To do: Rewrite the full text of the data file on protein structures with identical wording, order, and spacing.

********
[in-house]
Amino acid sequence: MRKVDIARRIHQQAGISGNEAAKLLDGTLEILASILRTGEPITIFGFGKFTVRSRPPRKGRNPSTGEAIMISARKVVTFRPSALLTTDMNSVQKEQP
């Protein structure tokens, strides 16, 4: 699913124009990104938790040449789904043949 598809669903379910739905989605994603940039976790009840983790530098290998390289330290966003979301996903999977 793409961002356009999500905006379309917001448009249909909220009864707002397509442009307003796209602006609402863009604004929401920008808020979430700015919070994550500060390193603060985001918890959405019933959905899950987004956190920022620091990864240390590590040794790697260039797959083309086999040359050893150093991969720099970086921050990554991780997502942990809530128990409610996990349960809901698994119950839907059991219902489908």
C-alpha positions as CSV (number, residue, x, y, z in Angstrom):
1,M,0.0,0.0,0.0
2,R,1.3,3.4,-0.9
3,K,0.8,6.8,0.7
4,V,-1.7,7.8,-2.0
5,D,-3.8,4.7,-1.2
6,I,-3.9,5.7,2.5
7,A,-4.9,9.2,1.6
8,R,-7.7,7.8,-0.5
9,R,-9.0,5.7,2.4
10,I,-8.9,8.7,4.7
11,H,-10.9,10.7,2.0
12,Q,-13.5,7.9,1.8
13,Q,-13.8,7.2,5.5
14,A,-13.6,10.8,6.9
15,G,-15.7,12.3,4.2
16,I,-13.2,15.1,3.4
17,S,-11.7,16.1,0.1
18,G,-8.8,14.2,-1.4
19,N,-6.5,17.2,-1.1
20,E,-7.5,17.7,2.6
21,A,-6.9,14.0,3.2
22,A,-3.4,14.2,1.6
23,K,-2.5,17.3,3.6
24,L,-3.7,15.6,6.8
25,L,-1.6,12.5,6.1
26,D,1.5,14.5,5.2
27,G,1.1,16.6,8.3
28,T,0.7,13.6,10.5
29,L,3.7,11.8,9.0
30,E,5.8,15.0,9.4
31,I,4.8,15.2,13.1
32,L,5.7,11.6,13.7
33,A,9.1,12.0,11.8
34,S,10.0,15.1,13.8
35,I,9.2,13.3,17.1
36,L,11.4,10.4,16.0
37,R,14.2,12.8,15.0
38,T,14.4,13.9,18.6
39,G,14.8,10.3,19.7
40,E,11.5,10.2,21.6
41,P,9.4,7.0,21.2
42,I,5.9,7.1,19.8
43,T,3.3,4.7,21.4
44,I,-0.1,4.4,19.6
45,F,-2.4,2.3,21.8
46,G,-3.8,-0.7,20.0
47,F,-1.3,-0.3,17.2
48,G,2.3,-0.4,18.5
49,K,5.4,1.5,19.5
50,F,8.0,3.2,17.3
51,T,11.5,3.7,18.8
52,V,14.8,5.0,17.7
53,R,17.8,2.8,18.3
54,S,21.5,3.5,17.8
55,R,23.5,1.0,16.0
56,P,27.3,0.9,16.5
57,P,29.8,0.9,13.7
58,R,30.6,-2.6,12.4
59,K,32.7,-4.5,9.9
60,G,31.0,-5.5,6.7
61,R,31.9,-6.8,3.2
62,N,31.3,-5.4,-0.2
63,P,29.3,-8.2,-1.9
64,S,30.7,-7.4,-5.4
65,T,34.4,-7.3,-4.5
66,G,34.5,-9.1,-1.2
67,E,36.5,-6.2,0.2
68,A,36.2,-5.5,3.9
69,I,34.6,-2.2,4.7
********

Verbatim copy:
[in-house]
Amino acid sequence: MRKVDIARRIHQQAGISGNEAAKLLDGTLEILASILRTGEPITIFGFGKFTVRSRPPRKGRNPSTGEAIMISARKVVTFRPSALLTTDMNSVQKEQP
């Protein structure tokens, strides 16, 4: 699913124009990104938790040449789904043949 598809669903379910739905989605994603940039976790009840983790530098290998390289330290966003979301996903999977 793409961002356009999500905006379309917001448009249909909220009864707002397509442009307003796209602006609402863009604004929401920008808020979430700015919070994550500060390193603060985001918890959405019933959905899950987004956190920022620091990864240390590590040794790697260039797959083309086999040359050893150093991969720099970086921050990554991780997502942990809530128990409610996990349960809901698994119950839907059991219902489908």
C-alpha positions as CSV (number, residue, x, y, z in Angstrom):
1,M,0.0,0.0,0.0
2,R,1.3,3.4,-0.9
3,K,0.8,6.8,0.7
4,V,-1.7,7.8,-2.0
5,D,-3.8,4.7,-1.2
6,I,-3.9,5.7,2.5
7,A,-4.9,9.2,1.6
8,R,-7.7,7.8,-0.5
9,R,-9.0,5.7,2.4
10,I,-8.9,8.7,4.7
11,H,-10.9,10.7,2.0
12,Q,-13.5,7.9,1.8
13,Q,-13.8,7.2,5.5
14,A,-13.6,10.8,6.9
15,G,-15.7,12.3,4.2
16,I,-13.2,15.1,3.4
17,S,-11.7,16.1,0.1
18,G,-8.8,14.2,-1.4
19,N,-6.5,17.2,-1.1
20,E,-7.5,17.7,2.6
21,A,-6.9,14.0,3.2
22,A,-3.4,14.2,1.6
23,K,-2.5,17.3,3.6
24,L,-3.7,15.6,6.8
25,L,-1.6,12.5,6.1
26,D,1.5,14.5,5.2
27,G,1.1,16.6,8.3
28,T,0.7,13.6,10.5
29,L,3.7,11.8,9.0
30,E,5.8,15.0,9.4
31,I,4.8,15.2,13.1
32,L,5.7,11.6,13.7
33,A,9.1,12.0,11.8
34,S,10.0,15.1,13.8
35,I,9.2,13.3,17.1
36,L,11.4,10.4,16.0
37,R,14.2,12.8,15.0
38,T,14.4,13.9,18.6
39,G,14.8,10.3,19.7
40,E,11.5,10.2,21.6
41,P,9.4,7.0,21.2
42,I,5.9,7.1,19.8
43,T,3.3,4.7,21.4
44,I,-0.1,4.4,19.6
45,F,-2.4,2.3,21.8
46,G,-3.8,-0.7,20.0
47,F,-1.3,-0.3,17.2
48,G,2.3,-0.4,18.5
49,K,5.4,1.5,19.5
50,F,8.0,3.2,17.3
51,T,11.5,3.7,18.8
52,V,14.8,5.0,17.7
53,R,17.8,2.8,18.3
54,S,21.5,3.5,17.8
55,R,23.5,1.0,16.0
56,P,27.3,0.9,16.5
57,P,29.8,0.9,13.7
58,R,30.6,-2.6,12.4
59,K,32.7,-4.5,9.9
60,G,31.0,-5.5,6.7
61,R,31.9,-6.8,3.2
62,N,31.3,-5.4,-0.2
63,P,29.3,-8.2,-1.9
64,S,30.7,-7.4,-5.4
65,T,34.4,-7.3,-4.5
66,G,34.5,-9.1,-1.2
67,E,36.5,-6.2,0.2
68,A,36.2,-5.5,3.9
69,I,34.6,-2.2,4.7